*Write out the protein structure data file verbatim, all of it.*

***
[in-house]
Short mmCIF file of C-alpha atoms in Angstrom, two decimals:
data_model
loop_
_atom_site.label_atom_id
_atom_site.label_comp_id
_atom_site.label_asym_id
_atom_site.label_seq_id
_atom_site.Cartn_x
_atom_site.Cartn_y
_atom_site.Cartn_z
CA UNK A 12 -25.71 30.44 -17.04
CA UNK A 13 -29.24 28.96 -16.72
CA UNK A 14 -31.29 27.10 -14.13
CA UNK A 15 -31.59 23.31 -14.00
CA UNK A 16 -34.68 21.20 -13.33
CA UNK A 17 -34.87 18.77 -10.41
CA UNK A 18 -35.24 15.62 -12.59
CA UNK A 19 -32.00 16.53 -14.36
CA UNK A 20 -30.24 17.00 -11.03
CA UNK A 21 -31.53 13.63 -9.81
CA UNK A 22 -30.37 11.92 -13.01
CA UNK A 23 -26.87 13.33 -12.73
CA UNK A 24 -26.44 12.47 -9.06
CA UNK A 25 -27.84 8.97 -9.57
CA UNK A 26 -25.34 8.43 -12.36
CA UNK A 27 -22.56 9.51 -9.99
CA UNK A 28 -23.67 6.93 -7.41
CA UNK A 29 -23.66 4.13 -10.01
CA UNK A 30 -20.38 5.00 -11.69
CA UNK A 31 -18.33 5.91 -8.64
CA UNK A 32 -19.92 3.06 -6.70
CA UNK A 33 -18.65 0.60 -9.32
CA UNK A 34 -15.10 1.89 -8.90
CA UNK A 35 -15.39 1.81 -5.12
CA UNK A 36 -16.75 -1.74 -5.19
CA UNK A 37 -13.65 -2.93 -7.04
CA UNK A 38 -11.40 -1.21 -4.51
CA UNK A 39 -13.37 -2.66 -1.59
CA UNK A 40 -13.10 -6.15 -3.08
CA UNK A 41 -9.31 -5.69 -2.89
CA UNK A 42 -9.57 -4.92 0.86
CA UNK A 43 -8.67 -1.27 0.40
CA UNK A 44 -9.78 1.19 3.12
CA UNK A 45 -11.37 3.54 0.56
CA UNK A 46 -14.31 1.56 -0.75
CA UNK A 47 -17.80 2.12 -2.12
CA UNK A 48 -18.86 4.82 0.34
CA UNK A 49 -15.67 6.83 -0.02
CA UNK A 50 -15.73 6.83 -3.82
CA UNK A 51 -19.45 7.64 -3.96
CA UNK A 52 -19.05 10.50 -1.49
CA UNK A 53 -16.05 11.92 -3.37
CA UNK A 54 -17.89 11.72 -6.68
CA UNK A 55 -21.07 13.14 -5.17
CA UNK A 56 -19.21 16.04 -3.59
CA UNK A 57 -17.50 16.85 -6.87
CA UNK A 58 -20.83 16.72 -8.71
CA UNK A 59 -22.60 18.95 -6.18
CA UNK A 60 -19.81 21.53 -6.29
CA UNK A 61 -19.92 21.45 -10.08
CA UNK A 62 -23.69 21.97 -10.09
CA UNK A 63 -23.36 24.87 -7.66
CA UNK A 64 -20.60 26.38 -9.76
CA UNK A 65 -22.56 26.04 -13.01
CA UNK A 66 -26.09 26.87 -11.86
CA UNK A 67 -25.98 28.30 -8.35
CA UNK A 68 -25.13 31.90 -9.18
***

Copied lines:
[in-house]
Short mmCIF file of C-alpha atoms in Angstrom, two decimals:
data_model
loop_
_atom_site.label_atom_id
_atom_site.label_comp_id
_atom_site.label_asym_id
_atom_site.label_seq_id
_atom_site.Cartn_x
_atom_site.Cartn_y
_atom_site.Cartn_z
CA UNK A 12 -25.71 30.44 -17.04
CA UNK A 13 -29.24 28.96 -16.72
CA UNK A 14 -31.29 27.10 -14.13
CA UNK A 15 -31.59 23.31 -14.00
CA UNK A 16 -34.68 21.20 -13.33
CA UNK A 17 -34.87 18.77 -10.41
CA UNK A 18 -35.24 15.62 -12.59
CA UNK A 19 -32.00 16.53 -14.36
CA UNK A 20 -30.24 17.00 -11.03
CA UNK A 21 -31.53 13.63 -9.81
CA UNK A 22 -30.37 11.92 -13.01
CA UNK A 23 -26.87 13.33 -12.73
CA UNK A 24 -26.44 12.47 -9.06
CA UNK A 25 -27.84 8.97 -9.57
CA UNK A 26 -25.34 8.43 -12.36
CA UNK A 27 -22.56 9.51 -9.99
CA UNK A 28 -23.67 6.93 -7.41
CA UNK A 29 -23.66 4.13 -10.01
CA UNK A 30 -20.38 5.00 -11.69
CA UNK A 31 -18.33 5.91 -8.64
CA UNK A 32 -19.92 3.06 -6.70
CA UNK A 33 -18.65 0.60 -9.32
CA UNK A 34 -15.10 1.89 -8.90
CA UNK A 35 -15.39 1.81 -5.12
CA UNK A 36 -16.75 -1.74 -5.19
CA UNK A 37 -13.65 -2.93 -7.04
CA UNK A 38 -11.40 -1.21 -4.51
CA UNK A 39 -13.37 -2.66 -1.59
CA UNK A 40 -13.10 -6.15 -3.08
CA UNK A 41 -9.31 -5.69 -2.89
CA UNK A 42 -9.57 -4.92 0.86
CA UNK A 43 -8.67 -1.27 0.40
CA UNK A 44 -9.78 1.19 3.12
CA UNK A 45 -11.37 3.54 0.56
CA UNK A 46 -14.31 1.56 -0.75
CA UNK A 47 -17.80 2.12 -2.12
CA UNK A 48 -18.86 4.82 0.34
CA UNK A 49 -15.67 6.83 -0.02
CA UNK A 50 -15.73 6.83 -3.82
CA UNK A 51 -19.45 7.64 -3.96
CA UNK A 52 -19.05 10.50 -1.49
CA UNK A 53 -16.05 11.92 -3.37
CA UNK A 54 -17.89 11.72 -6.68
CA UNK A 55 -21.07 13.14 -5.17
CA UNK A 56 -19.21 16.04 -3.59
CA UNK A 57 -17.50 16.85 -6.87
CA UNK A 58 -20.83 16.72 -8.71
CA UNK A 59 -22.60 18.95 -6.18
CA UNK A 60 -19.81 21.53 -6.29
CA UNK A 61 -19.92 21.45 -10.08
CA UNK A 62 -23.69 21.97 -10.09
CA UNK A 63 -23.36 24.87 -7.66
CA UNK A 64 -20.60 26.38 -9.76
CA UNK A 65 -22.56 26.04 -13.01
CA UNK A 66 -26.09 26.87 -11.86
CA UNK A 67 -25.98 28.30 -8.35
CA UNK A 68 -25.13 31.90 -9.18